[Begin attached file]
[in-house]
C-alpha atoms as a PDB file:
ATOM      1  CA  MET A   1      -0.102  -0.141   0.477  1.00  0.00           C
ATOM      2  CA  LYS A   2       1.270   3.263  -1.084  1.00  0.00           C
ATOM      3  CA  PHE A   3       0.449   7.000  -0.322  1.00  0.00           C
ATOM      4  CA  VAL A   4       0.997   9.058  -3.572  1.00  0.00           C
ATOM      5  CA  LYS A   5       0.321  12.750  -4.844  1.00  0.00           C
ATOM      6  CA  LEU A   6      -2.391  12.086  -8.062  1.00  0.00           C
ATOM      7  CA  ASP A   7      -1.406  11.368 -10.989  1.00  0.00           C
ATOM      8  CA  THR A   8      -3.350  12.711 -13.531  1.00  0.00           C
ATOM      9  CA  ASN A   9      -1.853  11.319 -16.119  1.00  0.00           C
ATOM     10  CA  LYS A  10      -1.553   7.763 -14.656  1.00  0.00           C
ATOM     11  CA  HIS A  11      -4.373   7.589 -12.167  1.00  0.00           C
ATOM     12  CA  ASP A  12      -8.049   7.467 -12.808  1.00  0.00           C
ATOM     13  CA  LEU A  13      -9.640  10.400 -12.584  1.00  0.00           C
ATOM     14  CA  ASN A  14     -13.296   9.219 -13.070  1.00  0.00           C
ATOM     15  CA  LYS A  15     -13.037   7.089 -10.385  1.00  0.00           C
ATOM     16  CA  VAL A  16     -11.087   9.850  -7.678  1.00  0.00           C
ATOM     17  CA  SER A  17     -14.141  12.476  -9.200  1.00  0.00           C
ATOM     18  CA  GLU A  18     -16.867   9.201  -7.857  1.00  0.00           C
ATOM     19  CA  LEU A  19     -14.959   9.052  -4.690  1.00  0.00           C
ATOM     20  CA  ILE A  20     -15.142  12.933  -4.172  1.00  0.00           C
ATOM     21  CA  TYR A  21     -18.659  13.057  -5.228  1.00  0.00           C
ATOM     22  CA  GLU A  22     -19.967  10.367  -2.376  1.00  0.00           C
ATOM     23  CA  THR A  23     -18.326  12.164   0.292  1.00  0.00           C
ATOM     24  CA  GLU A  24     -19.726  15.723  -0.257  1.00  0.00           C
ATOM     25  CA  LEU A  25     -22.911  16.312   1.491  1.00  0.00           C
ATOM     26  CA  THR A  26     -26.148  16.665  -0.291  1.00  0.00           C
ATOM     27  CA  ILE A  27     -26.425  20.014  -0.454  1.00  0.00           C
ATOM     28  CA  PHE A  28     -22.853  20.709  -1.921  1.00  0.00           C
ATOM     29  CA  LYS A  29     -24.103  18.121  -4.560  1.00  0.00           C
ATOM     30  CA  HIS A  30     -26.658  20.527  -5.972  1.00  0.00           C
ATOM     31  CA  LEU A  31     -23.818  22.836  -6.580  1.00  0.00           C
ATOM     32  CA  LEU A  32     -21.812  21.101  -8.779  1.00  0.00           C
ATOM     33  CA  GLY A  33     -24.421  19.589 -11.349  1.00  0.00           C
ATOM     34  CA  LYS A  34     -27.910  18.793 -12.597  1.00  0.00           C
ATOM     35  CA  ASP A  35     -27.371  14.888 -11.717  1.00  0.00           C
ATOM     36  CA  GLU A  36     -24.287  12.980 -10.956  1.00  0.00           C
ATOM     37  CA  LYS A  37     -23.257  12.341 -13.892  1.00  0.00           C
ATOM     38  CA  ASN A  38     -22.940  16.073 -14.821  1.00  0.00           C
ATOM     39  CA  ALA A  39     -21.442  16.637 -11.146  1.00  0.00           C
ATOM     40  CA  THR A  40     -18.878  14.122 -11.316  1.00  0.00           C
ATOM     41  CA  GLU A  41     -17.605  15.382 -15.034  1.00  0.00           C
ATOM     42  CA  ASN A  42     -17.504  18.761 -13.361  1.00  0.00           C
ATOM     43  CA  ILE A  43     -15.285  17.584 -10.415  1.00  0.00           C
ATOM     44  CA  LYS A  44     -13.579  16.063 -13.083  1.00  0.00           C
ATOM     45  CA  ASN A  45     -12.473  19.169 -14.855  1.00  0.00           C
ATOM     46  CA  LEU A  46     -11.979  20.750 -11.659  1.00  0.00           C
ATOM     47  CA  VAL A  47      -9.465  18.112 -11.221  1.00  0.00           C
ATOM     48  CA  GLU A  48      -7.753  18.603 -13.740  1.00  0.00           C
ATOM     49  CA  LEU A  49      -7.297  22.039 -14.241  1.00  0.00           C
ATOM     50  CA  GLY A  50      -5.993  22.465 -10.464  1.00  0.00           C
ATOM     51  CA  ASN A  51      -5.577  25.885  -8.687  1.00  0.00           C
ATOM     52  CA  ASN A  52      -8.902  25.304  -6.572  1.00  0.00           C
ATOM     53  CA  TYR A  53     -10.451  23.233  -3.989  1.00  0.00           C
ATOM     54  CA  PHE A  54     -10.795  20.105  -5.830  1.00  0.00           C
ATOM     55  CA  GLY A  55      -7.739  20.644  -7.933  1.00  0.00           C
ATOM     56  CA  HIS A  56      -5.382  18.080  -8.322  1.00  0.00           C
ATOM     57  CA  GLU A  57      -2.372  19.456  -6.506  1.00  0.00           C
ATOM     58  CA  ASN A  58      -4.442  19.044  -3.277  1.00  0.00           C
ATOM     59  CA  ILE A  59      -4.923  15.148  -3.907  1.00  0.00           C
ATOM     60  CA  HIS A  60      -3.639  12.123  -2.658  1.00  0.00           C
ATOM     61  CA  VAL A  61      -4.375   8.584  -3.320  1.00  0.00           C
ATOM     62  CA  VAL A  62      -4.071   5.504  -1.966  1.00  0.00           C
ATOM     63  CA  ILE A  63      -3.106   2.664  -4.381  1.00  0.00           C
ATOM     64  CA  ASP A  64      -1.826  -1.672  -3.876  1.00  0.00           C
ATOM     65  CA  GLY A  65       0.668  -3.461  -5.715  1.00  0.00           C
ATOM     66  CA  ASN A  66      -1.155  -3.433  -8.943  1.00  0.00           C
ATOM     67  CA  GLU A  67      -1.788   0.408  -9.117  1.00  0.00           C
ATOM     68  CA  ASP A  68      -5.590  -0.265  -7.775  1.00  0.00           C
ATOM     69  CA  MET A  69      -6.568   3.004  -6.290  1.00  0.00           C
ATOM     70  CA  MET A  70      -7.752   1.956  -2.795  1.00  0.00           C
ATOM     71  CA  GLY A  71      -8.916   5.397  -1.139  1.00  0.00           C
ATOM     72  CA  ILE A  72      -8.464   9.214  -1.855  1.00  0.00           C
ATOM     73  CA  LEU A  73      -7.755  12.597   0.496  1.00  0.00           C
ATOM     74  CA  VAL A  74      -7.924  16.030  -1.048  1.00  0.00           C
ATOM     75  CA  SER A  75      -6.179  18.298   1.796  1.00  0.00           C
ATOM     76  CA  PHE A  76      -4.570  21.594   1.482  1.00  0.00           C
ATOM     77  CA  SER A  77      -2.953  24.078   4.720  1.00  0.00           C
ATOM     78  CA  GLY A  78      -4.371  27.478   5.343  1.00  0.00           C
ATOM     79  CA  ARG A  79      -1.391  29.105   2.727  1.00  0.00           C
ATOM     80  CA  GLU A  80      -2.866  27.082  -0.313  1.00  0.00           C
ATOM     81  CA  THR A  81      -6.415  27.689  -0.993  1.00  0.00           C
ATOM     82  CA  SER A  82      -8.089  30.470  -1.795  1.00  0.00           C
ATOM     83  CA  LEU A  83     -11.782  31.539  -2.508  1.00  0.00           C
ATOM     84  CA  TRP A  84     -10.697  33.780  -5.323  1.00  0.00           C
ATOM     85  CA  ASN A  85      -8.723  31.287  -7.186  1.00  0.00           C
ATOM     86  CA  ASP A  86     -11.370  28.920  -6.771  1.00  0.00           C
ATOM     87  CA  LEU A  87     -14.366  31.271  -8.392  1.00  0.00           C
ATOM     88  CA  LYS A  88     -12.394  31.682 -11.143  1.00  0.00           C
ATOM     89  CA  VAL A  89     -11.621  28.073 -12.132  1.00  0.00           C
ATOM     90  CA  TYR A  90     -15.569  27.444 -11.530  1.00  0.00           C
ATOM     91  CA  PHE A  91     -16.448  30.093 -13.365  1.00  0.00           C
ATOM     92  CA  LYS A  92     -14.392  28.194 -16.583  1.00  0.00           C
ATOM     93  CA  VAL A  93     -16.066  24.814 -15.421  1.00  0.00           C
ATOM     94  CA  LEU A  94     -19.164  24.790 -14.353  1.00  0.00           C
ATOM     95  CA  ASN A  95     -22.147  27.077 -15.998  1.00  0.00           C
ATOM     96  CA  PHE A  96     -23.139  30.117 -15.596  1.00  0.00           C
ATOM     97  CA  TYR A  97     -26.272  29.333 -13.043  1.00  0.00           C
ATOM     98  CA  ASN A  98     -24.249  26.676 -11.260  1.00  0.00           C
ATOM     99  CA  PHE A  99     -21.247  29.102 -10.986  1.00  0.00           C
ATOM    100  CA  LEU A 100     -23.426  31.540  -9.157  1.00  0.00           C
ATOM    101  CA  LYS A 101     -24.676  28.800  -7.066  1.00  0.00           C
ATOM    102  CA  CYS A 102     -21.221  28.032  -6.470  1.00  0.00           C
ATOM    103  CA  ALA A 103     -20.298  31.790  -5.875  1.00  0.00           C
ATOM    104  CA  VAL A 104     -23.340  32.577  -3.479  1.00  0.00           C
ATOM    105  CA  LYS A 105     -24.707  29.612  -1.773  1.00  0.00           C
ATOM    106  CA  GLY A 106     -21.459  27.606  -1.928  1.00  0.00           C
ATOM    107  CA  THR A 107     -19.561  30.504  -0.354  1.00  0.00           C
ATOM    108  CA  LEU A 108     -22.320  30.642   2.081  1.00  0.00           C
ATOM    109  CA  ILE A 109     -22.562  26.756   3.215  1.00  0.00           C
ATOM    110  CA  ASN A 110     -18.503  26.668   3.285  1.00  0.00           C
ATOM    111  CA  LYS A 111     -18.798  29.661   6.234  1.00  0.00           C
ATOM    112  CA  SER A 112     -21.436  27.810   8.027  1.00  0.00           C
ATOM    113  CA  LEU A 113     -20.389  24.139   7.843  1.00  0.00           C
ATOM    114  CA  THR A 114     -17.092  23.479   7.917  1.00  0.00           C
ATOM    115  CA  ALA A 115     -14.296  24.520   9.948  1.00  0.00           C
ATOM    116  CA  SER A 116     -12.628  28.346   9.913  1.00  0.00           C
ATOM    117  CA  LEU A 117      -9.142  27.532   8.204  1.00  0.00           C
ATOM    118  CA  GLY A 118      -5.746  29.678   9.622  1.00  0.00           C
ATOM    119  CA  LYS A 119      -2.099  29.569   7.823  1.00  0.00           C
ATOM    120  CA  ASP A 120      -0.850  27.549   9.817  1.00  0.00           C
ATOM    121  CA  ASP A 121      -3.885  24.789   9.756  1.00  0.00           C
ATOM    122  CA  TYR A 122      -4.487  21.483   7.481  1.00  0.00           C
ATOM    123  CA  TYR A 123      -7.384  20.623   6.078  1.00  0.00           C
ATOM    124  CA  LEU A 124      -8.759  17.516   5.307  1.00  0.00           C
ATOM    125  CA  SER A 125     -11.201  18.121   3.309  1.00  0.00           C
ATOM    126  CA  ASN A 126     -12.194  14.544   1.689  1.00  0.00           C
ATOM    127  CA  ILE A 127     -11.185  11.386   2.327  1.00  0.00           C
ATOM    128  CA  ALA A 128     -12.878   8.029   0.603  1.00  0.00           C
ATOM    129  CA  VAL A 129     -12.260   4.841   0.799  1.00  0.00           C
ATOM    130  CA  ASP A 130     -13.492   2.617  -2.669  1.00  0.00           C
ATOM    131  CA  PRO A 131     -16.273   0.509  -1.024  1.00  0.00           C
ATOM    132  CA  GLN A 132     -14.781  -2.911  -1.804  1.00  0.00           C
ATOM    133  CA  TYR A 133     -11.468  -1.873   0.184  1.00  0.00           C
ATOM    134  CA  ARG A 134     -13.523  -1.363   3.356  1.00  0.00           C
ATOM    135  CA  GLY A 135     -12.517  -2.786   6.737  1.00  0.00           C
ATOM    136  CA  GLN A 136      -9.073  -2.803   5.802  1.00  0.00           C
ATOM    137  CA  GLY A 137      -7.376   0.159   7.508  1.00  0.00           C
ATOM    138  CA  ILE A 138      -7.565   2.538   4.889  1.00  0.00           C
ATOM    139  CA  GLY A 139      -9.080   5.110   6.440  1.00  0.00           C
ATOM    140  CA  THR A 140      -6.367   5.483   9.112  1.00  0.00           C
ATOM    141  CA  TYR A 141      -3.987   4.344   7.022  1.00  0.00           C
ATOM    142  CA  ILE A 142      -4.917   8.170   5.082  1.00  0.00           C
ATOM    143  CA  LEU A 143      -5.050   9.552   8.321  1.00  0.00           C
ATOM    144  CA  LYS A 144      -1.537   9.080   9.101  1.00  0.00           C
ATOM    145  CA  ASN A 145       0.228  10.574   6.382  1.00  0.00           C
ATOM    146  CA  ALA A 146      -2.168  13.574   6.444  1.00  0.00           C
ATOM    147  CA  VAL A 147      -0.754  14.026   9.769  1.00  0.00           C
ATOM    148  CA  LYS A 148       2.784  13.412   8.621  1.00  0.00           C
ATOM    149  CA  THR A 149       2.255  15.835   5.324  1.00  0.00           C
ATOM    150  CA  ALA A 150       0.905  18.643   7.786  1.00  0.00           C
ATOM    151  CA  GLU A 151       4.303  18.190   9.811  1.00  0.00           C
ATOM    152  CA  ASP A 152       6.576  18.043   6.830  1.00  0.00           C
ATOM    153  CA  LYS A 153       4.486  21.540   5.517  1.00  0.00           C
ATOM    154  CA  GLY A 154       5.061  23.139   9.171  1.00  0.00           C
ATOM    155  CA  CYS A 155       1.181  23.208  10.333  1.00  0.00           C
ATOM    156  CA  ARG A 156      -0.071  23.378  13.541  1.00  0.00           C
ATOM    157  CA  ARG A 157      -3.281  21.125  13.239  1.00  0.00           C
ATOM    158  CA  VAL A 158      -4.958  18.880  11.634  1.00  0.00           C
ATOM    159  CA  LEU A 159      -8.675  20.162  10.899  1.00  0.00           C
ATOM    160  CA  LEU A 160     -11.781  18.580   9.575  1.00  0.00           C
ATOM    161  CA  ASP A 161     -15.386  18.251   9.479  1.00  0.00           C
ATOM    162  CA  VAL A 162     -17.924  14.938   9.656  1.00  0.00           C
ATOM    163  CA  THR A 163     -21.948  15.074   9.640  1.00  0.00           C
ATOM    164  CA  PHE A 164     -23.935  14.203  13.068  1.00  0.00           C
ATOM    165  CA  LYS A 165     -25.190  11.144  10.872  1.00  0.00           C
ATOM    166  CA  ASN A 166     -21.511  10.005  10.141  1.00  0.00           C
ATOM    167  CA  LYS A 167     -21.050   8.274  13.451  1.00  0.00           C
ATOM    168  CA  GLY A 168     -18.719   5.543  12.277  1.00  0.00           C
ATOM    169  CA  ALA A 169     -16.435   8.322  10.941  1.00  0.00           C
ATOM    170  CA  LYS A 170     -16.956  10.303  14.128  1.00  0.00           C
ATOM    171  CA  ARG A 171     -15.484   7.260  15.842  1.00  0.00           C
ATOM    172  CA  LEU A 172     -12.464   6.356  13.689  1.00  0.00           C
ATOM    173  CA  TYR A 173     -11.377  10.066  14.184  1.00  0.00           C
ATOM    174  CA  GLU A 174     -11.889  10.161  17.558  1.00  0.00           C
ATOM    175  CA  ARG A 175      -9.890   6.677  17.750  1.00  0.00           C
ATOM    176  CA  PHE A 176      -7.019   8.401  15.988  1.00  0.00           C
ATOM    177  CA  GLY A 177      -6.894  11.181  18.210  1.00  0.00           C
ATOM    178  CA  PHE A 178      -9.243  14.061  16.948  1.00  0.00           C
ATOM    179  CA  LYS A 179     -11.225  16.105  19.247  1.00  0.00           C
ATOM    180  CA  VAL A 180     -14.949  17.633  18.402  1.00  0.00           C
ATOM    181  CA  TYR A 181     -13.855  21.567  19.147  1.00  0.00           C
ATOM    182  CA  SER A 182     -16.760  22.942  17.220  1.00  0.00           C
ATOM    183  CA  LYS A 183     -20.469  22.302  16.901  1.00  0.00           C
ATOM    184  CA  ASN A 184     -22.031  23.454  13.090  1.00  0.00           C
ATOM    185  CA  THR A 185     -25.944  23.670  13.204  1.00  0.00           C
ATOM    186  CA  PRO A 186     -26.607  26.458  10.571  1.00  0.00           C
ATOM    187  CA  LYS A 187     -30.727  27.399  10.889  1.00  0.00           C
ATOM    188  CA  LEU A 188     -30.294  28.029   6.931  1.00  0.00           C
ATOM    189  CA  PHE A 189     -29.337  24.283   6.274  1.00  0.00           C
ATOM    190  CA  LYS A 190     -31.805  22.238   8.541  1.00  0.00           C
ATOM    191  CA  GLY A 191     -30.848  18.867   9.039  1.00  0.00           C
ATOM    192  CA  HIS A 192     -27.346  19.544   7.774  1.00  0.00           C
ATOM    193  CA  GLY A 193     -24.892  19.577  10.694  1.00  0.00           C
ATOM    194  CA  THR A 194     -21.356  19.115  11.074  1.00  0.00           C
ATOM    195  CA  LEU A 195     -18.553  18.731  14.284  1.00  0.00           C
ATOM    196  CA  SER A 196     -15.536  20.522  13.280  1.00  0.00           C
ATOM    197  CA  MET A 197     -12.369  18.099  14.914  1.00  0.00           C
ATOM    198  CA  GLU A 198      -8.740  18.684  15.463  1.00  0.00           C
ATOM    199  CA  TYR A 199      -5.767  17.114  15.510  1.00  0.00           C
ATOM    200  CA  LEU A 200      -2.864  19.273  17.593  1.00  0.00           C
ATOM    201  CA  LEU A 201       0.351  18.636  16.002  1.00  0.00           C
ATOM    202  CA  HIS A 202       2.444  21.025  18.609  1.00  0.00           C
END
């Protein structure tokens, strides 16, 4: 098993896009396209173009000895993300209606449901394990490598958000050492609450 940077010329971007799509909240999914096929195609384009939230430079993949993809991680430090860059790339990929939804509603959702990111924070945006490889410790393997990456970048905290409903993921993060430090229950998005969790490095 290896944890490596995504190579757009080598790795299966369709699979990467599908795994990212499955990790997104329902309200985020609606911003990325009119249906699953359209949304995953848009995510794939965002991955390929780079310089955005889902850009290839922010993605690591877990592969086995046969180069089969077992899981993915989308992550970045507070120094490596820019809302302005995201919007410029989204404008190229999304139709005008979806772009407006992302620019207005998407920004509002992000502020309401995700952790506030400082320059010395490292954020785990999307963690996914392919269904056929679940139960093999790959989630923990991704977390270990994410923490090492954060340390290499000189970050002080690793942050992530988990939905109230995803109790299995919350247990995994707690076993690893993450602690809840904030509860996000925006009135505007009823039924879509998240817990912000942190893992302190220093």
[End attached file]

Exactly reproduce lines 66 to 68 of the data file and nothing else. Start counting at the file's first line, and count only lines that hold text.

ATOM     64  CA  ASP A  64      -1.826  -1.672  -3.876  1.00  0.00           C
ATOM     65  CA  GLY A  65       0.668  -3.461  -5.715  1.00  0.00           C
ATOM     66  CA  ASN A  66      -1.155  -3.433  -8.943  1.00  0.00           C